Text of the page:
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Dark Energy

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Posted by Richard Ruquist on October 2, 2001 14:37:45 UTC

Kyle,

Thank you a most appreciative reply.
I gather that you know much more about what's going on in the realm of high energy physics than I. I do not even have the credentials to publish there. But I think that, and you have now corroborated, that I have good ideas. So I put them out on forums like this one in the hope that someone like yourself will get intrigued and develop them further. I do not have any feelings of ownership where they are concerned.

Regarding dark energy. I like the 26-d approach because it allows for the compacxtification of an entire universe inside the singularity of a massive black hole- using a kind of conservation of phase space concept. That allows for connection to Smollen's 'evolution of universes to max black hole production' hypothesis.

Regarding the release of dark energy- I happened to talk to Guth about this in a lunch line in Kendall Square one day. I proposed the the ratio of dark matter and energy omegas was given by the ratios 16/26 and 10/26, suggesting that the omegas were in the mix at the beginning.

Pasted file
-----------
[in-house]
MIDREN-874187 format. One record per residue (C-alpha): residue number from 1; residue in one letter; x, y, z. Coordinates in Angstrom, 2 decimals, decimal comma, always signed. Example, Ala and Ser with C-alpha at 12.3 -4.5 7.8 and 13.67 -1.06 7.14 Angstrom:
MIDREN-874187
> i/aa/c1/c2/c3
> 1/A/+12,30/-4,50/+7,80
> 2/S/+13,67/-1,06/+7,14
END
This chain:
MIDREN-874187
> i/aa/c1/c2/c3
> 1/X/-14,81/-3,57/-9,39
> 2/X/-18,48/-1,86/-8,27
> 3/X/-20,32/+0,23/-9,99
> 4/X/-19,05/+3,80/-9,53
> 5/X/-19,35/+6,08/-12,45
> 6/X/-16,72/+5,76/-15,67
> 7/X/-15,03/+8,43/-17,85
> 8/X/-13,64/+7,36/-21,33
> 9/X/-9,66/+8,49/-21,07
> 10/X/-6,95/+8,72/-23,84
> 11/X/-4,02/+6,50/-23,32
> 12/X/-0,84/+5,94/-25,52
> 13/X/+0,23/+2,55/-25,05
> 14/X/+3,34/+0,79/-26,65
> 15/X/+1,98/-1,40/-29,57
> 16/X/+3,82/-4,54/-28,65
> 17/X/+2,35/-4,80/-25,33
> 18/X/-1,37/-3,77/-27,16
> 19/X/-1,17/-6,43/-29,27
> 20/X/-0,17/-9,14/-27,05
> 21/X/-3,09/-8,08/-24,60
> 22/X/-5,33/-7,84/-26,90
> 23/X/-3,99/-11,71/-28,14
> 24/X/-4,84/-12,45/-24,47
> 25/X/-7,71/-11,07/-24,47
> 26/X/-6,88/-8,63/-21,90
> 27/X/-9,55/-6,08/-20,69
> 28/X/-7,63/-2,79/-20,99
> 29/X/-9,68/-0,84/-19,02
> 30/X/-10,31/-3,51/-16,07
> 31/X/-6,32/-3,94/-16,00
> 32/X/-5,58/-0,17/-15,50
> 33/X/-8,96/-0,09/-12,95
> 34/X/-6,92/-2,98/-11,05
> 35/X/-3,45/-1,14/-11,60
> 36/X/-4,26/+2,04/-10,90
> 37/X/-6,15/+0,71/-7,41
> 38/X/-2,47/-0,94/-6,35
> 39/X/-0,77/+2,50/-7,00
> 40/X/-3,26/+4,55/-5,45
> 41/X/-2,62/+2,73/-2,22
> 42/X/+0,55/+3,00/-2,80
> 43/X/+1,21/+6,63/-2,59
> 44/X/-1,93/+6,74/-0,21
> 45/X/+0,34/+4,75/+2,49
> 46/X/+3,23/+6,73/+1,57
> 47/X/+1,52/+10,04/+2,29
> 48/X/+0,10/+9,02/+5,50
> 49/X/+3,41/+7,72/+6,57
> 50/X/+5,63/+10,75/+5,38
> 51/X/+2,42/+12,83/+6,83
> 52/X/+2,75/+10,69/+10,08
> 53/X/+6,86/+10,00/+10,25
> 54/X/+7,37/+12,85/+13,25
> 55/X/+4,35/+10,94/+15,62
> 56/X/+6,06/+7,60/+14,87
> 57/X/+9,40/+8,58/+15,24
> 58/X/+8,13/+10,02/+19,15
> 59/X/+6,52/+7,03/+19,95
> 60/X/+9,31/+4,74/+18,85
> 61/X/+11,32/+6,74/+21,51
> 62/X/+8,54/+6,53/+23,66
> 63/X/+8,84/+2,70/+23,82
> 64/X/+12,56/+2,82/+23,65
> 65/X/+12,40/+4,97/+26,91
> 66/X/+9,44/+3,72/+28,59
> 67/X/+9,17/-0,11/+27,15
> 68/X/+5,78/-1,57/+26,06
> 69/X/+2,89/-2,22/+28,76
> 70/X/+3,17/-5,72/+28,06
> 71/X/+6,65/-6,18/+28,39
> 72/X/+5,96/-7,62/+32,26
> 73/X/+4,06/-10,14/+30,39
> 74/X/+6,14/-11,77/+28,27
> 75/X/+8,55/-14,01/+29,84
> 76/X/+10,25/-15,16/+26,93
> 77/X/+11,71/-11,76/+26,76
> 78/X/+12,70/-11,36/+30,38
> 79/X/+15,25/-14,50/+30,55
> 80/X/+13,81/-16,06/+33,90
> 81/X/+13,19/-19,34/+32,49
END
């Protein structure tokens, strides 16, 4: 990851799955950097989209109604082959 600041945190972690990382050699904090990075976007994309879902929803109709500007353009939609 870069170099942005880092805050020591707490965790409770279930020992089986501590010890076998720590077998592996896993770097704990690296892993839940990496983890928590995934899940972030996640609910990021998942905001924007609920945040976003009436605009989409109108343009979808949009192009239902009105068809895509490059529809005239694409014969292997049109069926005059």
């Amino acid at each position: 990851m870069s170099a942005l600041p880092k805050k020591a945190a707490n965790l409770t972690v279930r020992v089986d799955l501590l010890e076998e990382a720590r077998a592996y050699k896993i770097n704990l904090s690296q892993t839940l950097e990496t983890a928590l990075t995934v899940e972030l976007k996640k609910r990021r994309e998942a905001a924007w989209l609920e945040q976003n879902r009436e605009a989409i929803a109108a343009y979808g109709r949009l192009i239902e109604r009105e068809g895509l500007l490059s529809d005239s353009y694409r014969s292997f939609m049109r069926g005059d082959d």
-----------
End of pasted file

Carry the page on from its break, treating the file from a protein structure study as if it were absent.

However, he destroyed this idea by pointing out that dark energy is proportional to the volume of the universe, [assuming it's finite, I guess], and that in the beginning of the big bang the universe was so much smaller than it is now that the amount of dark energy was negligible.

But then again, I think that may answer your question. In the beginning there was essentially no dark energy to be released. Somehow that energy accumulates as the universe expands. That might be derivable from the extra 16 dimensions.

Anyway, as I was writing the above response to your original posting, I did notice that I had thrown in the 16 dimensions ad hoc. They really are incidental to the central ideas of the model.

You did draw a line in the sand- the line of what is testable and what probably is not. So in a way that is the line between physics and metaphysics. But I am pleased that you did not think I went off the deep end creating quantities or qualities that do not exist in science.

The model does not have to be correct, especially if it is not testable. It may as well not be unique. There may be other ways to approach the supernatural using quantities known to science. I think the value of the model is that it allows for a discussion of what the supernatural could possibly be based on known quantities.

For example, if dark matter is primarily bosonic, then what stops it from accumulating into dark matter black holes. The axions apparently do not have enuogh velocity to prevent it from happening. So I expect that axions have a fermionic-like property based on some mechanism, analogous to spin, that invokes the exclusion principle for axions.

Then axions alone are an entirely passive media. In order for dark matter to support intelligence, there must be other particles and mechanisms that we cannot detect at work in that medium. So one next step is to list to necessary mechanisms for intelligence. A good physicist could probably do this off the top of his or her head. But not I.

Anyway, thanks for such a positive response. Hopefully some day some of these ideas will percolate through the physics community.

Richard

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